Strides for New Mothers
By Bruce Freeman
Southern California native, Lisa Druxman, has had a passion for physical fitness ever since she was a child. Druxman’s father is a psychologist, and his discussions about the psychology of motivation and the power of the mind sparked a curiosity within her about why both girls and women spend so much time and energy dieting instead of focusing on exercise and the positive changes and images it brings. In satisfying her curiosity, Druxman got her Masters Degree in psychology with an emphasis in exercise adherence from San Diego University, expecting her work as a fitness instructor and personal trainer to culminate in a career in fitness management.
Druxman was on the fitness career track, helping women make good choices to be healthy and strong, when she happily got pregnant. As they say, a baby changes everything, and suddenly the thought of leaving her infant while she worked (even to work-out) wasn’t so appealing anymore. Yet, she wanted to lose her baby weight and being a stay-at-home mom in expensive San Diego County wasn’t really an option, so she had to figure something out or face going back to work full-time.
While taking her baby for a walk in a jogging stroller during her maternity leave one day, Druxman decided to create a fitness routine for herself, and a light bulb went off in her head! If she could create a workout to help lose her own baby weight, she could offer it to other new mothers as well.
Druxman developed the idea to include a formatted class that offers new mothers not only the chance to exercise, but to do it with benefit to the child as well, so she added songs and nursery rhymes for the children. Also, most new mothers are unsure of themselves, so advice from an instructor and other mothers on how to handle common situations from sleeping through the night to teething and up through potty training is welcome and gives the mothers a chance to talk as they walk. She decided to call the business Stroller Strides.
Druxman started by promoting a class in her neighborhood and got responses from four other moms. Word spread and soon a local TV station came to interview her. Within days, she had over 75 calls and emails asking for information. Calling on other certified fitness instructors she knew, Druxman began setting up classes in other neighborhoods creating a schedule of multiple locations and times. To help participants feel more like a group, Druxman created adorable t-shirts which became very popular, so she added hats, sun visors, workout clothes, exercise aids and even a top-of-the-line jogging stroller she helped design.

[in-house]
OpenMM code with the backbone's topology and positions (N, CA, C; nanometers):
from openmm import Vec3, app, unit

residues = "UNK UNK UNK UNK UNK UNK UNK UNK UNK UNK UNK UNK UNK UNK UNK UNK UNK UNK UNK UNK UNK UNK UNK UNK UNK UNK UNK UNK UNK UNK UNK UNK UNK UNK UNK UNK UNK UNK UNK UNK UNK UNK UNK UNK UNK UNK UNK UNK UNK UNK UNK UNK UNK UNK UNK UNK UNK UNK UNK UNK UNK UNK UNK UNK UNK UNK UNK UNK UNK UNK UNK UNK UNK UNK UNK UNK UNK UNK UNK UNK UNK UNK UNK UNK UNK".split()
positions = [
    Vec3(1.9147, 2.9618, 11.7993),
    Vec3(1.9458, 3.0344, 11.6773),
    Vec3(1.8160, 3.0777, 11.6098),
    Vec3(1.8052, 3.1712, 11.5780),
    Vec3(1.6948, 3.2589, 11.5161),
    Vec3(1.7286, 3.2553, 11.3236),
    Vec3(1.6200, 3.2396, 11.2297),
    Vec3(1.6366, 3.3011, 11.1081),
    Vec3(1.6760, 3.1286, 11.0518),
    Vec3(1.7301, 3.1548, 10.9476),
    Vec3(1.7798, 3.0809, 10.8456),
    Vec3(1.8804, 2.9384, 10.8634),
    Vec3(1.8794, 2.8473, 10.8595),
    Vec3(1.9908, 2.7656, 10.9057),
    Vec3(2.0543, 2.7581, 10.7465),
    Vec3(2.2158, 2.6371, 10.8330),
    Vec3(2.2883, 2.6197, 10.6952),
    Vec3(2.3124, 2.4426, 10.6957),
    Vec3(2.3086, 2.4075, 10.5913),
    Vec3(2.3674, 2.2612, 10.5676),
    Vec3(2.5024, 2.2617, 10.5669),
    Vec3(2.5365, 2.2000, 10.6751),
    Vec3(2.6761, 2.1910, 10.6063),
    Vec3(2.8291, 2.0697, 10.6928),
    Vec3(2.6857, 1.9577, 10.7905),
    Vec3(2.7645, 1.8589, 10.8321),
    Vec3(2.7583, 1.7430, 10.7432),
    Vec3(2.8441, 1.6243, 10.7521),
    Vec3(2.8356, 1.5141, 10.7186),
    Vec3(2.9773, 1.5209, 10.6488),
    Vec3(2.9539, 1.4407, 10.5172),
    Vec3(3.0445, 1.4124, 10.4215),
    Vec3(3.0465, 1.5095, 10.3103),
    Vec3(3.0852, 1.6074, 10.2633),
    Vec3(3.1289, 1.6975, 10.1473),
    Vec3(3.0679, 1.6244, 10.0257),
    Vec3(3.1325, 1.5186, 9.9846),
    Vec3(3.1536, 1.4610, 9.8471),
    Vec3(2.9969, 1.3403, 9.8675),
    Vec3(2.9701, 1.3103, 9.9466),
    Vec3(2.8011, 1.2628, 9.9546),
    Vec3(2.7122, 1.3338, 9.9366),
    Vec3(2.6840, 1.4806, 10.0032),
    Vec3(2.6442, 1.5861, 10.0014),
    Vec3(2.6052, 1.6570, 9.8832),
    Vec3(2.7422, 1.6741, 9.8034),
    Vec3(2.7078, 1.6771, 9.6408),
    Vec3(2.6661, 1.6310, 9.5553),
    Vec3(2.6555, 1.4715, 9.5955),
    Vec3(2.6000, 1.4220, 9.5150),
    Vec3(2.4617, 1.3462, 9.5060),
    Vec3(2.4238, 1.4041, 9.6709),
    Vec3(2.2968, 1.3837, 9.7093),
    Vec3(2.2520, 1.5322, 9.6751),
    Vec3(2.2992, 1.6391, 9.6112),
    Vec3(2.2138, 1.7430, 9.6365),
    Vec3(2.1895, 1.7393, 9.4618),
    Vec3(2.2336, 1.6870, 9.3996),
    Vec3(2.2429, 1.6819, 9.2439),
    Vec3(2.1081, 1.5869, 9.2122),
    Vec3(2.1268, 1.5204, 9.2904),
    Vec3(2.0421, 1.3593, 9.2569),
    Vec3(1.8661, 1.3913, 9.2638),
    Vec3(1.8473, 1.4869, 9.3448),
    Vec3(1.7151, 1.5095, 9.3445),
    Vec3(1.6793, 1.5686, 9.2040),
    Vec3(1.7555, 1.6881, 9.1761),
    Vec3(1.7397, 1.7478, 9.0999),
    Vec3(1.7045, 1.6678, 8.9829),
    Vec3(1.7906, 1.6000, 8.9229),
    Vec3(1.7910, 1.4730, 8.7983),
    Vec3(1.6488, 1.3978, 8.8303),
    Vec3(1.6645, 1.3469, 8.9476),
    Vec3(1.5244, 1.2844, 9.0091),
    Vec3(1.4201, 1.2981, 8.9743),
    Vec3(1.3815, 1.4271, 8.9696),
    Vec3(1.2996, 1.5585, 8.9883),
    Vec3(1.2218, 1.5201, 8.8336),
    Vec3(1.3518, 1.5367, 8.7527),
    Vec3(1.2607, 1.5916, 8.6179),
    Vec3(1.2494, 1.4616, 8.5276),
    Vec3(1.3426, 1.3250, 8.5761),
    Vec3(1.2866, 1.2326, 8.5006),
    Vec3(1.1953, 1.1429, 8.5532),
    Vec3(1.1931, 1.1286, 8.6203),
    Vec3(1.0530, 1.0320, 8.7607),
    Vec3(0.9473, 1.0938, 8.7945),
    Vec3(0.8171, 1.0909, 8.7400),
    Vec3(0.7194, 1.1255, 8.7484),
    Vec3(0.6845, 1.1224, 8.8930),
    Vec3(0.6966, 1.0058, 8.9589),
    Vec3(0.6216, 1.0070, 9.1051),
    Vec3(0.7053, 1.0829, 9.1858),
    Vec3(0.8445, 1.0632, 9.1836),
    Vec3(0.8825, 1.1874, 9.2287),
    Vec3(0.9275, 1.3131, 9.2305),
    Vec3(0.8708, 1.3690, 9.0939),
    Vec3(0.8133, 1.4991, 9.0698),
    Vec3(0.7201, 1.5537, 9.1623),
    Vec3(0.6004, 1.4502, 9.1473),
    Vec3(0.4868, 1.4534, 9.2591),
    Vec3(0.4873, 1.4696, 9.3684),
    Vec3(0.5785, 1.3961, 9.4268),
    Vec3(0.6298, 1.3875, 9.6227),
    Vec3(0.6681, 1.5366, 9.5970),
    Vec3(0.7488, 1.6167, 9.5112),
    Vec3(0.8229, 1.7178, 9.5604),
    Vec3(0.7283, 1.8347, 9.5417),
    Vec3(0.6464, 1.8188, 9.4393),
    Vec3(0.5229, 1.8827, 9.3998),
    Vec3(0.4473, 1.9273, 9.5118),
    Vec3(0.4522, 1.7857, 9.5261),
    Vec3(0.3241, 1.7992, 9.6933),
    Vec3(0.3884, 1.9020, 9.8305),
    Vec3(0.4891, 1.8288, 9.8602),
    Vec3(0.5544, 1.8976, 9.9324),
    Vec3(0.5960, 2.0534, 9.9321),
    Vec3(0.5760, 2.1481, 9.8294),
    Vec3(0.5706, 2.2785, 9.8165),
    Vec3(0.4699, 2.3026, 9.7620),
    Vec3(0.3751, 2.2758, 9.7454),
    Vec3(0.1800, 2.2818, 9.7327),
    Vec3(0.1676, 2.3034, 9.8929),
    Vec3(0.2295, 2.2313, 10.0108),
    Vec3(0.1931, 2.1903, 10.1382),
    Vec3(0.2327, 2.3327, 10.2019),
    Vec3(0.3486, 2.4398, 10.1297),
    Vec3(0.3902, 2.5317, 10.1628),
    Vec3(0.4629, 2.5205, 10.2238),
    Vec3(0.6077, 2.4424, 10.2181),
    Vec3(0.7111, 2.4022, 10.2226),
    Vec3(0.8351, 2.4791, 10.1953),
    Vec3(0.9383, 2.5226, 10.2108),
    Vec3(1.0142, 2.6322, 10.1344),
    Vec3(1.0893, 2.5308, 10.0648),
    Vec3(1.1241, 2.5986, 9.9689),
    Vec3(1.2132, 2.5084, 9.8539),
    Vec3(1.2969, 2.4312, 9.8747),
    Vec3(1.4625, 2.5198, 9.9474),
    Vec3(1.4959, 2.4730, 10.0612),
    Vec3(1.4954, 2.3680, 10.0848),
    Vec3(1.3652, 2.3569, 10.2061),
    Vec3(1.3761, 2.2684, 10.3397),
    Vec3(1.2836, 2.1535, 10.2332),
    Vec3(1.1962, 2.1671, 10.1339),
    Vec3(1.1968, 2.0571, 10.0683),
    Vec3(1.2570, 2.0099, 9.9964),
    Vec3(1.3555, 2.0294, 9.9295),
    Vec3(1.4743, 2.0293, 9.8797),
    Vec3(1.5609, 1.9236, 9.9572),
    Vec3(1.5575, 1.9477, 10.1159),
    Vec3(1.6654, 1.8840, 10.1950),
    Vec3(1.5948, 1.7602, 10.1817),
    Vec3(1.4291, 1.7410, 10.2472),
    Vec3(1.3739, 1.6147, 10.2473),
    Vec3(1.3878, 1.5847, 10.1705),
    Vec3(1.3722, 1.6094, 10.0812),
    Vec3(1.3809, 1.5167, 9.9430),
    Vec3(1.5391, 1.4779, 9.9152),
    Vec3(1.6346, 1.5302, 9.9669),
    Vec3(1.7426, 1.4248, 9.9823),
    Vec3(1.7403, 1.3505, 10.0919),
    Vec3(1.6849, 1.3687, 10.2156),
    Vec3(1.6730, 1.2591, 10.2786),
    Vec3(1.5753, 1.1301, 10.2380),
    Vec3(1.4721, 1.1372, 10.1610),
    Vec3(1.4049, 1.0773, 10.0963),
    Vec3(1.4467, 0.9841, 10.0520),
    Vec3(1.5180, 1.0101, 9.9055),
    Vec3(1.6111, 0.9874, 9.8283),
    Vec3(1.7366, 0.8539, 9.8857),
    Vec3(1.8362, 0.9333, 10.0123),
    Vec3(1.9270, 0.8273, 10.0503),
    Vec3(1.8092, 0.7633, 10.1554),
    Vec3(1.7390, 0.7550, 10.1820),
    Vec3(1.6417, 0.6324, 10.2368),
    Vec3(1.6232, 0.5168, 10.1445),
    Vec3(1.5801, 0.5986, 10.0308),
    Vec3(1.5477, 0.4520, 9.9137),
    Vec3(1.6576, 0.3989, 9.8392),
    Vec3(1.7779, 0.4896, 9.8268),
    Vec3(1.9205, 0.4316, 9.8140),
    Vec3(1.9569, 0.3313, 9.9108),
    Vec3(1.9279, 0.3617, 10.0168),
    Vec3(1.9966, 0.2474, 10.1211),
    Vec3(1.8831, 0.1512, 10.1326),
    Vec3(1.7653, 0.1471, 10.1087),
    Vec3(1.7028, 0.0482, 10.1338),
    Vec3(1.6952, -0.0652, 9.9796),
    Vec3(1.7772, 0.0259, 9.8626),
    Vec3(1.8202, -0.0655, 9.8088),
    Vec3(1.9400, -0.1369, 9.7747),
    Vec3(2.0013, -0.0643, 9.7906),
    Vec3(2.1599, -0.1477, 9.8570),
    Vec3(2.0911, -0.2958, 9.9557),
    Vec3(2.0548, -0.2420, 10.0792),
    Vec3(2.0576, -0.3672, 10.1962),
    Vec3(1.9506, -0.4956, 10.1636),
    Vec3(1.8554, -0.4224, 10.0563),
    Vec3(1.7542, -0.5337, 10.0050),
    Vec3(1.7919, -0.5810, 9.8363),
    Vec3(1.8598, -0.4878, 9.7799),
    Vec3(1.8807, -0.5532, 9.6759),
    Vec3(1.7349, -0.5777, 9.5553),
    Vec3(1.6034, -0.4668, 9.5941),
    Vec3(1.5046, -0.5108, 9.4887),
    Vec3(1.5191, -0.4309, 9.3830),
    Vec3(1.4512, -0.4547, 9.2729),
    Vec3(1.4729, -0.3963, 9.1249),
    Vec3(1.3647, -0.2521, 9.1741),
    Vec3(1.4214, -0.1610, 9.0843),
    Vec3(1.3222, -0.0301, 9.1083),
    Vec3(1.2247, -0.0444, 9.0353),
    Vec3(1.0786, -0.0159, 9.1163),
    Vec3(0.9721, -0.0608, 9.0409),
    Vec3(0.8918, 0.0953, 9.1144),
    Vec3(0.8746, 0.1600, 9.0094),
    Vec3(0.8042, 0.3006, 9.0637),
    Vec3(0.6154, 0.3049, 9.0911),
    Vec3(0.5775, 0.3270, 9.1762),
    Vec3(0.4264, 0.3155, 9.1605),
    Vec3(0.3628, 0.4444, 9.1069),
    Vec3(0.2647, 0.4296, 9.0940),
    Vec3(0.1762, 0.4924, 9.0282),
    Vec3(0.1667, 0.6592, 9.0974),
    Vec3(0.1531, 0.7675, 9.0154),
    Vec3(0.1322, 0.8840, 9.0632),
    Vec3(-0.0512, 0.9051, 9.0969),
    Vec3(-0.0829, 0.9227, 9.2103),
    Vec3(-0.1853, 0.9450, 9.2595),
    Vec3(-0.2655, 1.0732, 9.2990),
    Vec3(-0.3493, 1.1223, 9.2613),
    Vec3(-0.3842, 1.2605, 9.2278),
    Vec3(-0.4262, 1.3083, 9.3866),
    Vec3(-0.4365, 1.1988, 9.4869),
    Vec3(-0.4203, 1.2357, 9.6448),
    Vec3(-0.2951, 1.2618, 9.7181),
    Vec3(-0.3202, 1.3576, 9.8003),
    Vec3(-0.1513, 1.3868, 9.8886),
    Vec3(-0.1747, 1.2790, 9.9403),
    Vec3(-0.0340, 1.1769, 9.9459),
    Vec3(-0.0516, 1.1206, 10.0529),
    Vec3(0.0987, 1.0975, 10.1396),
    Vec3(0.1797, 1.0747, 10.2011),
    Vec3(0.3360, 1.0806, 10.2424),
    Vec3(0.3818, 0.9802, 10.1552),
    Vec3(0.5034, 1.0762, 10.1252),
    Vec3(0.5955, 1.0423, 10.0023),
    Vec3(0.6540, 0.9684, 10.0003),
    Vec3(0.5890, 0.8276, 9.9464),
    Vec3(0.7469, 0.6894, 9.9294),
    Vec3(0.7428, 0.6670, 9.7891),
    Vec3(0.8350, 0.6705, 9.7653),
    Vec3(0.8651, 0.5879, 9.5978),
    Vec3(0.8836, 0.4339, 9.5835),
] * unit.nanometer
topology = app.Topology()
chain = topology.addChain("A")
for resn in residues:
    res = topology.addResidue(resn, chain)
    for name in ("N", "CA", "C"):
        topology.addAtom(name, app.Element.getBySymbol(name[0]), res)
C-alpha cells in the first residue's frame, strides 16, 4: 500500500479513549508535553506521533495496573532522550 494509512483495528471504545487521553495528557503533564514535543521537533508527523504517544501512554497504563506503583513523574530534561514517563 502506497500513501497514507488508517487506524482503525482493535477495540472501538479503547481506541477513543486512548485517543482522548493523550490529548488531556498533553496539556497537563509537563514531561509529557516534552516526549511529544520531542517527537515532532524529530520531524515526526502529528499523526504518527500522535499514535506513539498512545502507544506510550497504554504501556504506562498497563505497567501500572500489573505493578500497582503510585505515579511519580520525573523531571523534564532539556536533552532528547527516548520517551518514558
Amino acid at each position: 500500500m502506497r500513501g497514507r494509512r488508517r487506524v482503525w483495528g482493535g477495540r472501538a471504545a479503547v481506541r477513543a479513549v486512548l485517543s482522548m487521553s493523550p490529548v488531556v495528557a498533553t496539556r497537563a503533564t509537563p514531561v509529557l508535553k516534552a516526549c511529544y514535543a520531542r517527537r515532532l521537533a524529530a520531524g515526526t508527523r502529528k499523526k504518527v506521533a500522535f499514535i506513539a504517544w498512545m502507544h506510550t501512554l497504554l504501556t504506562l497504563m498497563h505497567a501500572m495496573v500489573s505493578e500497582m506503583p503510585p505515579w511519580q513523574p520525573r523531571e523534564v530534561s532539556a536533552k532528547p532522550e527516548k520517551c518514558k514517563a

By the end of 2002 Druxman had 12 locations and over 1000 moms participating. She started getting calls from fitness instructors who were interested nationwide, so when one of her best instructors moved to Monterey, Druxman provided her with a license, class formats, marketing materials, and administrative assistance. When the Monterey instructor duplicated the formula successfully, Druxman knew she could take the business nationwide. Stroller Strides’ growth was exponential; in 2 years Druxman licensed 15 instructors and is now working toward franchising the business in order to provide even more training and support.
Professor Bruce’s Words of Wisdom
Lisa Druxman tapped into a waking market in America – moms. She did it in two ways. Her business provides a service that new moms both want and need, but it also provides an opportunity for women to have a career that is supportive of motherhood. It is a business opportunity that is rewarding and stimulating, has a positive influence in communities and society alike, while only requiring a part-time schedule convenient for mothers.
Druxman practices what she teaches, bringing her 3 month-old infant with her to a recent meeting with a mall management company to work out arrangements for Stroller Strides classes during bad weather. She wants to open the business community up to the idea of flexible work environments and schedules, but she believes in taking baby steps. She talks about working during fringe time and calls her early morning work time, “The 5:00 am Club”. Druxman wants women to place their emphasis on being good mothers, but is committed to the vision of flexibility, multi-tasking and organization as the key to having a fulfilling business life as well.
Provide a service and a business opportunity to new mothers.
Could This Work For Me?
If you could have a service provided to you, what would it be and how much would you be willing to pay? Are there others like you? If so, you may have a viable business opportunity.